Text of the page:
LONDON (Reuters) - Global vehicle production is falling at the fastest rate since the financial crisis - depressing manufacturing output, freight and the consumption of oil and other commodities.
Global motor vehicle output declined last year by 1%, the first annual decrease since 2009 and only the third fall in 20 years, according to data from the International Organization of Motor Vehicle Manufacturers (OICA).
But output is on course to drop much faster in 2019, with production up so far in Japan, but down slightly in the United States and plunging in other major auto manufacturing centres, including China, India and Germany.
Motor manufacturing is one largest and most networked of all global value chains, making it central to the global economy.
Motor manufacturers are among the world’s largest consumers of energy and raw materials, intermediate products such as plastic, steel and aluminium, and services such as marketing and advertising.
The industry is a crucial source of demand for durable capital goods, a generator of high-value exports, and a provider of high-wage middle-class employment in most countries.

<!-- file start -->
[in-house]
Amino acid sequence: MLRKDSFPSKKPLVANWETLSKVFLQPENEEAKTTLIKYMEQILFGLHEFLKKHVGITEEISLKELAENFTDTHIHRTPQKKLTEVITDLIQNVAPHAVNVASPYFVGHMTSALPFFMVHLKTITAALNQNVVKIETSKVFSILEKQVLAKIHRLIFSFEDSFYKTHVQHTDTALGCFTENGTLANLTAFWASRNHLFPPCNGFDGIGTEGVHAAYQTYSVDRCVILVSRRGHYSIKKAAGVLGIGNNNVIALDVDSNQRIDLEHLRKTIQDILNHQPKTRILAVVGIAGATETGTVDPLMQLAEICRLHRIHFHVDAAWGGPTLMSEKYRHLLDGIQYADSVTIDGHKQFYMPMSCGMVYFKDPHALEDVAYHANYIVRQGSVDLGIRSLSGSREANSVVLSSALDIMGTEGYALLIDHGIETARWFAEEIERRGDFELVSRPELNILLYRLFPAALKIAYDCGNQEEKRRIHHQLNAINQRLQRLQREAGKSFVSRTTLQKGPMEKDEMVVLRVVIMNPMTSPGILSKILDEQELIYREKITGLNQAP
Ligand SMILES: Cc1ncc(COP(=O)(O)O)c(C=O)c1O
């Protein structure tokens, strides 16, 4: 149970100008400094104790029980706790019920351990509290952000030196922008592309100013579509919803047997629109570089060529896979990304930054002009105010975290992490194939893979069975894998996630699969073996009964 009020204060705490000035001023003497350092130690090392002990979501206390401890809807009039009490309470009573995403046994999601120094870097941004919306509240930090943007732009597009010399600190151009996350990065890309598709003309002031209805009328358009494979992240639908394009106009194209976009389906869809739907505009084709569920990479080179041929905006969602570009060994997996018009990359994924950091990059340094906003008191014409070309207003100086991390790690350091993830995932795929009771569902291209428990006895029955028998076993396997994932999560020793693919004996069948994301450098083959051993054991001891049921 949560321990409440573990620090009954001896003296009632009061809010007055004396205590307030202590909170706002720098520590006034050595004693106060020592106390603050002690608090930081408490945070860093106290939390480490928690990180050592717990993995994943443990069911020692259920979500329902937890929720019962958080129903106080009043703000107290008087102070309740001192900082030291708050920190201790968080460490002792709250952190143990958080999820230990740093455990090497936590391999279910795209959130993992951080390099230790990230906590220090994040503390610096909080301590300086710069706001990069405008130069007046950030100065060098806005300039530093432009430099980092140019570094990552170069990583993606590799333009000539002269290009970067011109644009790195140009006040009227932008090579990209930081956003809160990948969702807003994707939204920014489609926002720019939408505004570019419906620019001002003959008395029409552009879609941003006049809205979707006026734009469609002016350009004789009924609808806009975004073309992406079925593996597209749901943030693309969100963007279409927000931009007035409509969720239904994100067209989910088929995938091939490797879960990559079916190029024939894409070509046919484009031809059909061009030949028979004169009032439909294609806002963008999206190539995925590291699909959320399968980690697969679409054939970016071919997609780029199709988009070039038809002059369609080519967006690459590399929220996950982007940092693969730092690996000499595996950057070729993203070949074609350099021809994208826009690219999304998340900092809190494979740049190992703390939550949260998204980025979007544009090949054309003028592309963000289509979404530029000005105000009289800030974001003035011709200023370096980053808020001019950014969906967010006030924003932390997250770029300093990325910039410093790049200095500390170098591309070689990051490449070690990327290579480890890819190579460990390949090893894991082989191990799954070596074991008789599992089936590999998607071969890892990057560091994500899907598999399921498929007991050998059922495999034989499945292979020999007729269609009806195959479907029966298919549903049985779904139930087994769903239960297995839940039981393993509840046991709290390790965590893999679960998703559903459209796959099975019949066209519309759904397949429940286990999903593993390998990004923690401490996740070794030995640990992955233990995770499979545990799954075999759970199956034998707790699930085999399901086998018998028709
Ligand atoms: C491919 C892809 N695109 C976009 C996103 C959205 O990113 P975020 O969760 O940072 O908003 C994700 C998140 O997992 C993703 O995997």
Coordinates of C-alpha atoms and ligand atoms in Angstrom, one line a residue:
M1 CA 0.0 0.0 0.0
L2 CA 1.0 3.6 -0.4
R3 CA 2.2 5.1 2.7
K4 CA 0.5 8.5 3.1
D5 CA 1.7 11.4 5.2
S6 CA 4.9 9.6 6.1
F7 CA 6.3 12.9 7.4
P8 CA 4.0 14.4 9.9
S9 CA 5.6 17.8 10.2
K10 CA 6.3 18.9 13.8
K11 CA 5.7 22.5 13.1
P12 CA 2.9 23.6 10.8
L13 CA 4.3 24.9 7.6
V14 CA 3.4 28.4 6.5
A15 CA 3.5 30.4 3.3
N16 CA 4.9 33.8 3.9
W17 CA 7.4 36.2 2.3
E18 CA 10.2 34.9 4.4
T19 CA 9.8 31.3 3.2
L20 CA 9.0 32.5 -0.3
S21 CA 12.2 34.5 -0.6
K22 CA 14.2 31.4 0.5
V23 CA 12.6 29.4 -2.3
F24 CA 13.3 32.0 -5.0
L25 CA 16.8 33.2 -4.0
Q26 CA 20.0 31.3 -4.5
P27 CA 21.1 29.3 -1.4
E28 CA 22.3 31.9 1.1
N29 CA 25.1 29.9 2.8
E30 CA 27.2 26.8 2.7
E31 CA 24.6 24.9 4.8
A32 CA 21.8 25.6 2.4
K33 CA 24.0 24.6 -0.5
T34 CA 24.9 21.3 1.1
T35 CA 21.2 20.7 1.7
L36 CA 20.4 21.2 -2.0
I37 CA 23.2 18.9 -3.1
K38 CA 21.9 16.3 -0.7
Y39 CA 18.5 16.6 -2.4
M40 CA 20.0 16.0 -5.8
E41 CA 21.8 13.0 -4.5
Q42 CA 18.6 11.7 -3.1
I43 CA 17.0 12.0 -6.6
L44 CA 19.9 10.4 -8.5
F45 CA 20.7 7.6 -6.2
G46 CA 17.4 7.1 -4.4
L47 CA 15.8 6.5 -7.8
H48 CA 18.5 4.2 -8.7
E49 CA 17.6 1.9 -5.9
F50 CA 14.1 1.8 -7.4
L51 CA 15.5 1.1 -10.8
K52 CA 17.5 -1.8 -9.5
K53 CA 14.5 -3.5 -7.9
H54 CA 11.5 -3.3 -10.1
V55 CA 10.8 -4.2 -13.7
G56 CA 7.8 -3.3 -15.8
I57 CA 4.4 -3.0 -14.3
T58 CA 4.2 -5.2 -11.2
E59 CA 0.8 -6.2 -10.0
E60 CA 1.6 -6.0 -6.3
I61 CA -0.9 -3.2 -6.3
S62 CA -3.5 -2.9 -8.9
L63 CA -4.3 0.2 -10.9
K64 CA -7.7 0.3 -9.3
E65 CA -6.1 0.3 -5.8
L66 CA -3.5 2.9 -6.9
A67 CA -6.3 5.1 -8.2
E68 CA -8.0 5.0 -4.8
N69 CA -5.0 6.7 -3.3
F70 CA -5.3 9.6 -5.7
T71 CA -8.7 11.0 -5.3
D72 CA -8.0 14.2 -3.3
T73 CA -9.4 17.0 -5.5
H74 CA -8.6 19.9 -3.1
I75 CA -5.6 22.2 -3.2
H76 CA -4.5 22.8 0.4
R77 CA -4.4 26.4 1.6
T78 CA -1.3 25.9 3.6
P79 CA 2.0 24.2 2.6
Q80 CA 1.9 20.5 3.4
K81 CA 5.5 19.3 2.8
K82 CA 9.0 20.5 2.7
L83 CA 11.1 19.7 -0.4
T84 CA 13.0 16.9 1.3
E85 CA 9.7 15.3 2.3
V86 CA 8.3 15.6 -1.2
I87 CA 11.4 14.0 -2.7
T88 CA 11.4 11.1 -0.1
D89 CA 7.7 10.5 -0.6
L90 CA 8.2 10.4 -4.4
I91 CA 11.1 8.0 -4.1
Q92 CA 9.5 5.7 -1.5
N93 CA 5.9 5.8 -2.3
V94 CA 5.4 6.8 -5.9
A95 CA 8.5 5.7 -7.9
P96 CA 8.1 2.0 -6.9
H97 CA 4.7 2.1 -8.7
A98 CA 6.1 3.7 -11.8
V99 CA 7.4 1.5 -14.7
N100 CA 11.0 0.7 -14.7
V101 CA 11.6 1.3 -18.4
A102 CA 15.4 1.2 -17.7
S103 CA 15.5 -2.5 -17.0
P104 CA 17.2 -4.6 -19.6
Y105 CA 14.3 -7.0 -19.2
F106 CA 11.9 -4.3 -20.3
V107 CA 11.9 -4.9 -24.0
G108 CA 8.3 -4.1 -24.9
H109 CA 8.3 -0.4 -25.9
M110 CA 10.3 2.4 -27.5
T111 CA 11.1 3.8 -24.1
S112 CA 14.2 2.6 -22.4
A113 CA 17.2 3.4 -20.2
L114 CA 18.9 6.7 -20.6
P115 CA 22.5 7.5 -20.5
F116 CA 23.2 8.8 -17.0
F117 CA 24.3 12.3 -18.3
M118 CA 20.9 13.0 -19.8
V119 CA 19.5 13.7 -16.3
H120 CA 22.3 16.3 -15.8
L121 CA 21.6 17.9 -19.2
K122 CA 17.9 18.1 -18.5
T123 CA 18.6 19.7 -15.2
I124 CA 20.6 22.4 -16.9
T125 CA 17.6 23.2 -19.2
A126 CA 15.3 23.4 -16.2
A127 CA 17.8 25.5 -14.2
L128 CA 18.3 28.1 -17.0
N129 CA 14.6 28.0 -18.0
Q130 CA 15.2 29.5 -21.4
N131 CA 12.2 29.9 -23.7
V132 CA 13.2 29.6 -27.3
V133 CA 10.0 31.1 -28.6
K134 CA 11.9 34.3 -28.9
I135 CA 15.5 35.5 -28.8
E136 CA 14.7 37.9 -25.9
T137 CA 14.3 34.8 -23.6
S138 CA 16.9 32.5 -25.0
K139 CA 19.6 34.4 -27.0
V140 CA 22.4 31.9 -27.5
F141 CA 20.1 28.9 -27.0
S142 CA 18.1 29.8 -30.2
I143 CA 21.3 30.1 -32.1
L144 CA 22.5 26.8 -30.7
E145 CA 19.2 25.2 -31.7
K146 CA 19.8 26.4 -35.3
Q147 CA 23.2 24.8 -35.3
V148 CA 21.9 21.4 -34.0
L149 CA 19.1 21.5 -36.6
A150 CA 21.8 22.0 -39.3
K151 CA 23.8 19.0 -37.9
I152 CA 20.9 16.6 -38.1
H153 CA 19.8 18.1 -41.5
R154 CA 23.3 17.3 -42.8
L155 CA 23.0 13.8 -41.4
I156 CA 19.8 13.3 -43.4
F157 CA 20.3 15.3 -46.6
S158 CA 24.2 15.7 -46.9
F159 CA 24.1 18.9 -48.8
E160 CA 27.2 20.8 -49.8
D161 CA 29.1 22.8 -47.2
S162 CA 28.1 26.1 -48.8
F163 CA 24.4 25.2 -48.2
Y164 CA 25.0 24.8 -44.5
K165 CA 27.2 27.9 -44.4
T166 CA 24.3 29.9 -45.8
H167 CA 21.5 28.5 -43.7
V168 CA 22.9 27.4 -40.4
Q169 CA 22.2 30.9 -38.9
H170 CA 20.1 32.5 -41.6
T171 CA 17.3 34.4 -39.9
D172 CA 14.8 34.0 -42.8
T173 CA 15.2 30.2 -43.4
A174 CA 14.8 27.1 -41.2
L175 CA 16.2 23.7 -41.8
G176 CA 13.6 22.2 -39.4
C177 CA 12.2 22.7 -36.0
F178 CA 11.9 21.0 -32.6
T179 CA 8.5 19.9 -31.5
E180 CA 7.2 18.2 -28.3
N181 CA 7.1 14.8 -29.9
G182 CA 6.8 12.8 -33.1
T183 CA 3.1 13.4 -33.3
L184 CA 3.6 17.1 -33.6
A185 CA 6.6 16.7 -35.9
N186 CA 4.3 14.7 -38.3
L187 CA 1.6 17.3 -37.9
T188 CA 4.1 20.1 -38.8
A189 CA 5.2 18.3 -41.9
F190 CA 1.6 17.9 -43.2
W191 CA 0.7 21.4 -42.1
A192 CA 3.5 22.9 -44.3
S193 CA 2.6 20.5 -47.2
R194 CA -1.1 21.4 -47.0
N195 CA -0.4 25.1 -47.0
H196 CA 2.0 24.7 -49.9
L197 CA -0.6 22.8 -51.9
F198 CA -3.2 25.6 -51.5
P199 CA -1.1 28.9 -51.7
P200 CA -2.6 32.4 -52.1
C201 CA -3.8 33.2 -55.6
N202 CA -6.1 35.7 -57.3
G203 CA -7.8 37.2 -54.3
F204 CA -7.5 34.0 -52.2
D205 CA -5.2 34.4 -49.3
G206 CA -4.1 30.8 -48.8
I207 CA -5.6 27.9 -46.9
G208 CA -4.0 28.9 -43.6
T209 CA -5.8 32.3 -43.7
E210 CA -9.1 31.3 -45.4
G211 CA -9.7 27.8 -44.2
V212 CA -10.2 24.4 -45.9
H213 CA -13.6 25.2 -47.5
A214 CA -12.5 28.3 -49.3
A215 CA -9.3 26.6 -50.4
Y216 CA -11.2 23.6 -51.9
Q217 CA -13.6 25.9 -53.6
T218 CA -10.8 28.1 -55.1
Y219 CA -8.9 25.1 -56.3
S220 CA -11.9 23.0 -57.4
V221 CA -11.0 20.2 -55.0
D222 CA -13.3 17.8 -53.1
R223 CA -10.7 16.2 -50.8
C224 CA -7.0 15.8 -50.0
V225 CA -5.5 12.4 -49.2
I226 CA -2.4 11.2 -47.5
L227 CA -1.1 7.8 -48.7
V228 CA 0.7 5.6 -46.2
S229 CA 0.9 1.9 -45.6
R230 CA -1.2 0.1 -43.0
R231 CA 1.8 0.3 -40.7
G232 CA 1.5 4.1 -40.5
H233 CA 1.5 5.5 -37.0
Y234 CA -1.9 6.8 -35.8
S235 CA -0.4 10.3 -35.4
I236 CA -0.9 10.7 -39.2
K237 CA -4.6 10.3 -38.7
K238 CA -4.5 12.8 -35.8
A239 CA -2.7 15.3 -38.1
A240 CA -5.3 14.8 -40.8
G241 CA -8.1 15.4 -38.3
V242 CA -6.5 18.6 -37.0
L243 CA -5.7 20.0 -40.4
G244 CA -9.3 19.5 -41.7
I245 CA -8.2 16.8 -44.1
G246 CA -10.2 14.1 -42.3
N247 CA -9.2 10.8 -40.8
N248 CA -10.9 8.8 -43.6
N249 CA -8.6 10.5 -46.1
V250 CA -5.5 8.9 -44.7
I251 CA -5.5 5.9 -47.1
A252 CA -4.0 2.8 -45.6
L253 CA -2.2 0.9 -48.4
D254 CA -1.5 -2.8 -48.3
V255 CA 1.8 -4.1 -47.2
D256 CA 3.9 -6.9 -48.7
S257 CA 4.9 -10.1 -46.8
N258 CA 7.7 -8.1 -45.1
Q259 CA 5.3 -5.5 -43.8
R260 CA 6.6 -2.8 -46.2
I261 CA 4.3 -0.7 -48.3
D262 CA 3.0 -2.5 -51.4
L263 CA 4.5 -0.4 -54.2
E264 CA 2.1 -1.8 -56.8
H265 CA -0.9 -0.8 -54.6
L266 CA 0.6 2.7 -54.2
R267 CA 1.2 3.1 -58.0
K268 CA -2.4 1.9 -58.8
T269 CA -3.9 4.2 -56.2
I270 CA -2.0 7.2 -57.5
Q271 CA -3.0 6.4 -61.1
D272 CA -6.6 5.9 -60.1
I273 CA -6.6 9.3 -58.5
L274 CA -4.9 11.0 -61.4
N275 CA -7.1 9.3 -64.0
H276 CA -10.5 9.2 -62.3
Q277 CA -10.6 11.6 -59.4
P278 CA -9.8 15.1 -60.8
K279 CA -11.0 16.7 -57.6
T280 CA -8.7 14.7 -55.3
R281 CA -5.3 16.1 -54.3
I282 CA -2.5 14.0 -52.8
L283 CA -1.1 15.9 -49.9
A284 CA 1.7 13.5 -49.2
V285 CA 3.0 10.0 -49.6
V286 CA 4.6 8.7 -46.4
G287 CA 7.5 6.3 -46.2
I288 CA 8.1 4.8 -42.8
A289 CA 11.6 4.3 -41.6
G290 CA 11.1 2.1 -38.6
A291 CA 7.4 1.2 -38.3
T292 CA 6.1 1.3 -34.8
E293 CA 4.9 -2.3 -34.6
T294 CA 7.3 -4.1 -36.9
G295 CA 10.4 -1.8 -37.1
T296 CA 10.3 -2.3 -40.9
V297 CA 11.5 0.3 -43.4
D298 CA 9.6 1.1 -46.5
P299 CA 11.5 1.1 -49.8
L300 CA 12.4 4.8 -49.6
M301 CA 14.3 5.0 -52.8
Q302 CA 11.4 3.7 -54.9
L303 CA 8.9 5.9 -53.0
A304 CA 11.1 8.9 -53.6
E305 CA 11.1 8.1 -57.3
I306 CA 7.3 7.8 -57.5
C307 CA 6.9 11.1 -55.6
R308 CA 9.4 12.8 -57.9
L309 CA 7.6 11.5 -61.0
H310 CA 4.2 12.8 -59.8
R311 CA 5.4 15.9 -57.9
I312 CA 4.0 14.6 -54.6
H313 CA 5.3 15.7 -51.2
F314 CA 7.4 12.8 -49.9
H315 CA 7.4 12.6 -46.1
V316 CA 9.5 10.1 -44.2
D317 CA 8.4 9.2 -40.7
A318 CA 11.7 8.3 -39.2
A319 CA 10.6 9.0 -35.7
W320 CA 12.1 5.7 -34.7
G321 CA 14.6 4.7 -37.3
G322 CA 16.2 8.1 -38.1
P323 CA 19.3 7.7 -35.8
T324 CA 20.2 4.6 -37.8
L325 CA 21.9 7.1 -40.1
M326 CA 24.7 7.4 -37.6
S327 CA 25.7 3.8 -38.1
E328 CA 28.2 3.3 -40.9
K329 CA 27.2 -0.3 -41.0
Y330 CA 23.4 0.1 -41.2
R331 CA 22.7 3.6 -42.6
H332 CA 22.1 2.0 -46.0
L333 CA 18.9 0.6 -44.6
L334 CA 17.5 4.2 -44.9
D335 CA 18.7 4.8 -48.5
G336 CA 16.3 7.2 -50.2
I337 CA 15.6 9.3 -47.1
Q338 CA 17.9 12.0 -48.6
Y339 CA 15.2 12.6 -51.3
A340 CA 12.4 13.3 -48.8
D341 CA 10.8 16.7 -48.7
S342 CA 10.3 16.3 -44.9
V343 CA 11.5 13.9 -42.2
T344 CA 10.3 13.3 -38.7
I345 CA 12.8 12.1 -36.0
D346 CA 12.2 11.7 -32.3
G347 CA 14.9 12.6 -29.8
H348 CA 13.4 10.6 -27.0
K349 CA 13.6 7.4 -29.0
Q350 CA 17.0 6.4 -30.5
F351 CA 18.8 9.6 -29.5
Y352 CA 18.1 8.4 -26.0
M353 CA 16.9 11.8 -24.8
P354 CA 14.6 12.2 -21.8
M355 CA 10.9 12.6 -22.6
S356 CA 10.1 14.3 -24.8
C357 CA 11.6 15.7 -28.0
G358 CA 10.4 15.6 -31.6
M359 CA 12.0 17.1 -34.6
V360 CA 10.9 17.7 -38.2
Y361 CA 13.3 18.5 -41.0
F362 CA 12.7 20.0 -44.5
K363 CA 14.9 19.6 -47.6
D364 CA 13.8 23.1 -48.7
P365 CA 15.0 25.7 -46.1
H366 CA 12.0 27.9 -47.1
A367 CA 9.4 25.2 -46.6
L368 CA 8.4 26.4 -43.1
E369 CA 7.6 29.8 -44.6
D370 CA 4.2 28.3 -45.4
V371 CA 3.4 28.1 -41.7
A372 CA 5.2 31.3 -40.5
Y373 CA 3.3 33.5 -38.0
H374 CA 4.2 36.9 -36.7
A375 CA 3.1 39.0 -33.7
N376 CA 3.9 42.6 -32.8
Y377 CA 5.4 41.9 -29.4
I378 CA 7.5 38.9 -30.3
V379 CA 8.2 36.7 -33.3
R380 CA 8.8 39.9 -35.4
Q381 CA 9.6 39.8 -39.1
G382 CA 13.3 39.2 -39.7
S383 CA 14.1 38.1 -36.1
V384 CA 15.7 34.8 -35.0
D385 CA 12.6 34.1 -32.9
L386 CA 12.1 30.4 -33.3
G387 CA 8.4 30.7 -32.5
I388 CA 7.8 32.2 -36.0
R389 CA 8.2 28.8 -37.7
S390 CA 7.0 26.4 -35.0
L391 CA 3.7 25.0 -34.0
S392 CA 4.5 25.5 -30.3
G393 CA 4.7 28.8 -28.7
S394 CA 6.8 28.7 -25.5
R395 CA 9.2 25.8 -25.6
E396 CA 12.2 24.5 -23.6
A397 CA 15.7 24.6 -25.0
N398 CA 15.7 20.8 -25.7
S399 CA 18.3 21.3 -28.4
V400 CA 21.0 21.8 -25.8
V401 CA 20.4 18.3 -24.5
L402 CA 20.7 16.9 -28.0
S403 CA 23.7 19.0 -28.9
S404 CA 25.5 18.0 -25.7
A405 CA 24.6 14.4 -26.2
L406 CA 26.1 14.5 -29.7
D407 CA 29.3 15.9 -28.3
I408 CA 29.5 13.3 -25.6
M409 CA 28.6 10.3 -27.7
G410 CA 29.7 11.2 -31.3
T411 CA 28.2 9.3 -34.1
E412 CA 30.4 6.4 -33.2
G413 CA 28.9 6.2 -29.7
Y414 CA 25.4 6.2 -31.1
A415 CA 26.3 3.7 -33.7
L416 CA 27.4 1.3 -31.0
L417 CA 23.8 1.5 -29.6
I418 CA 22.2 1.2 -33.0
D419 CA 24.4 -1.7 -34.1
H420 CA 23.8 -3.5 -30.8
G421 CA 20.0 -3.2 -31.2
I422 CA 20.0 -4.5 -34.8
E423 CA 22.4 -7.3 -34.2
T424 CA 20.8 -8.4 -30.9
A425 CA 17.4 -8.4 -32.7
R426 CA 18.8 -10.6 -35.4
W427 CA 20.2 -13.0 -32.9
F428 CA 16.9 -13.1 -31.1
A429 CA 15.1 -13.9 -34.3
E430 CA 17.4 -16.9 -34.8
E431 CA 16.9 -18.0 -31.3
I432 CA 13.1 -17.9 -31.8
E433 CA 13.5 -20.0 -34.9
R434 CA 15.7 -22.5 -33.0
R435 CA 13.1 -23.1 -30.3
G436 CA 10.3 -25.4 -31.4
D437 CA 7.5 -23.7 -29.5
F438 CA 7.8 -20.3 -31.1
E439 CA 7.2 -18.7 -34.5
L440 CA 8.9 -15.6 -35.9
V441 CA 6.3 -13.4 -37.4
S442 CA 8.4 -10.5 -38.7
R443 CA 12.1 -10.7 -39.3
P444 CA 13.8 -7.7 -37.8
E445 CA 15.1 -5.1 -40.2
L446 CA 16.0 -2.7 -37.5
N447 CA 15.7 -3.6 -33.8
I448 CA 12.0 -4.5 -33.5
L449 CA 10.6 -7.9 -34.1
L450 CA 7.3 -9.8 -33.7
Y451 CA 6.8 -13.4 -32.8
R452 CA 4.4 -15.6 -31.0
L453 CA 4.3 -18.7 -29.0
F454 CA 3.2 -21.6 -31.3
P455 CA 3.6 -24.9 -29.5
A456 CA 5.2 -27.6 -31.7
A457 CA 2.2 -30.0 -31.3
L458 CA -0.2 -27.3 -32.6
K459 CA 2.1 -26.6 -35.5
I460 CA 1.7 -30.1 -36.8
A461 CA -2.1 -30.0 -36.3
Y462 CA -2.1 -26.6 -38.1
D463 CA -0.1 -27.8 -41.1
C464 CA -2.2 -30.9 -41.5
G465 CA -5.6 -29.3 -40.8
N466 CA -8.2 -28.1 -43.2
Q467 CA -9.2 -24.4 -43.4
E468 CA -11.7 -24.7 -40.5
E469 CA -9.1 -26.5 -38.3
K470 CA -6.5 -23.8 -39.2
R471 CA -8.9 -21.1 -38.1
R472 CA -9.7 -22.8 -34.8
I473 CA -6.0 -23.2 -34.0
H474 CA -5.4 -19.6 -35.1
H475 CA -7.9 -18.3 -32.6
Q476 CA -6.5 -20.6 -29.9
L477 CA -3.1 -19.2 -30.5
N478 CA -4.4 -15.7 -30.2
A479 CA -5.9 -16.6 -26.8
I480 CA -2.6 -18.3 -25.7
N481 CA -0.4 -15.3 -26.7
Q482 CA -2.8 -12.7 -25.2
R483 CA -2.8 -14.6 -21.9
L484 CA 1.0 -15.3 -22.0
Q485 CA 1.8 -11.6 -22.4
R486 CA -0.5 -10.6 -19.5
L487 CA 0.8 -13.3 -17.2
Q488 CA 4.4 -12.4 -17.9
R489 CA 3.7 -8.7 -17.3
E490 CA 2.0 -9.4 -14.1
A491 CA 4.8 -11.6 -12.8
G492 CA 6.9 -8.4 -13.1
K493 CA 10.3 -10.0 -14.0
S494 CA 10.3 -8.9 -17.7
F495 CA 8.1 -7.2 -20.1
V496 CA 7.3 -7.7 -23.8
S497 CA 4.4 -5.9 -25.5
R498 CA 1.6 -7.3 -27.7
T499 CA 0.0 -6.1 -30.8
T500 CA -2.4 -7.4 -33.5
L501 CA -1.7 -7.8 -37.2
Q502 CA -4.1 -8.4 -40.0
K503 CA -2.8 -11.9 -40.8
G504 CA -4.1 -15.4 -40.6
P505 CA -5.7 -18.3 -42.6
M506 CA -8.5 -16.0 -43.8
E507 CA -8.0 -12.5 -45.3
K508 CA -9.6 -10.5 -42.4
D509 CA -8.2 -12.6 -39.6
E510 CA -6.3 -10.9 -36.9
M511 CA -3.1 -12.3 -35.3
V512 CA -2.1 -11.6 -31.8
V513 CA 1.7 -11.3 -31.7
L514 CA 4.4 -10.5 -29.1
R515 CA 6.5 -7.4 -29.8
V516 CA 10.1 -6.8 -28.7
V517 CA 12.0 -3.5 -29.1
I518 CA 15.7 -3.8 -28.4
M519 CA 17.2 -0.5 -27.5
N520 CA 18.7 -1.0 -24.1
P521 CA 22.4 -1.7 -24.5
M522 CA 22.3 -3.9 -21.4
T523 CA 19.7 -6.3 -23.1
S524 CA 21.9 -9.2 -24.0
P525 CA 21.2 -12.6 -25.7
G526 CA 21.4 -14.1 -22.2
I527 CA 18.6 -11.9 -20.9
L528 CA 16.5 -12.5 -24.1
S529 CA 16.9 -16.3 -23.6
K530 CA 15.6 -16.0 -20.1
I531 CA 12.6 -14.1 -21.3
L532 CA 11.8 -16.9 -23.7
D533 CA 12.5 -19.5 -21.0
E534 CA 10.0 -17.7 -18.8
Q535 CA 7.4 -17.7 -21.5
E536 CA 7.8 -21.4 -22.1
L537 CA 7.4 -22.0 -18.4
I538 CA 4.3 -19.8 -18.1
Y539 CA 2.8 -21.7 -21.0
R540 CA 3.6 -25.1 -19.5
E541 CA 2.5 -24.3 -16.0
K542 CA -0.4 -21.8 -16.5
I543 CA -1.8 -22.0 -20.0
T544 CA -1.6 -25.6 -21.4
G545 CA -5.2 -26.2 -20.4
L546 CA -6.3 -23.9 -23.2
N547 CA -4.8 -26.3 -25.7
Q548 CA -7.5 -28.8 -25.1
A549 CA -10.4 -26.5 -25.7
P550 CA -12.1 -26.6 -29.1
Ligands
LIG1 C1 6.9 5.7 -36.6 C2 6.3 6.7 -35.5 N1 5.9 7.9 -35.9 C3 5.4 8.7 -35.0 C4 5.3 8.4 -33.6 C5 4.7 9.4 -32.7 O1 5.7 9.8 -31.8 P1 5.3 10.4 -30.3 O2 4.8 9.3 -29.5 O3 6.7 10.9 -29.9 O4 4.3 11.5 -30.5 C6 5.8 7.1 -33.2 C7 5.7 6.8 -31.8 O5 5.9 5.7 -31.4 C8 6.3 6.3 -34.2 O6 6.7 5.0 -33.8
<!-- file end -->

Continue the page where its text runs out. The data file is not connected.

And its dispersed supply and marketing chains are a major driver of domestic and international freight demand, and by extension transportation fuels, especially diesel.
Growth in the worldwide vehicle fleet is the most important driver of consumption of refined fuels, and consequently crude oil.
Motor manufacturing therefore lies at the heart of the global energy system. Right now, the industry’s problems, with output falling for two years in a row, help explain the severe slowdown in oil consumption growth since the middle of 2018.
Japan’s vehicle production was up by 3% in the first five months of the year compared with the same period a year earlier.
But U.S. vehicle output was down by almost 2% in the first six months, according to data from the U.S. Federal Reserve.
China’s output fell 13% in the first six months and Germany’s was down 12%, in both cases the worst performance since 2009.
India’s production was shrinking at a year-on-year rate of 11% in the three months from April to July, according to figures published on Tuesday.
Plunging vehicle production has been a major contributor to the weakness in global manufacturing and freight reported since the middle of 2018.
It explains the slowdown in oil consumption growth in 2018, which worsened in the first half of 2019, as the auto industry moved fewer parts around and put fewer vehicles on the road.
Oil consumption growth is unlikely to accelerate again until motor manufacturing production itself starts to improve.
Editing by Jan Harvey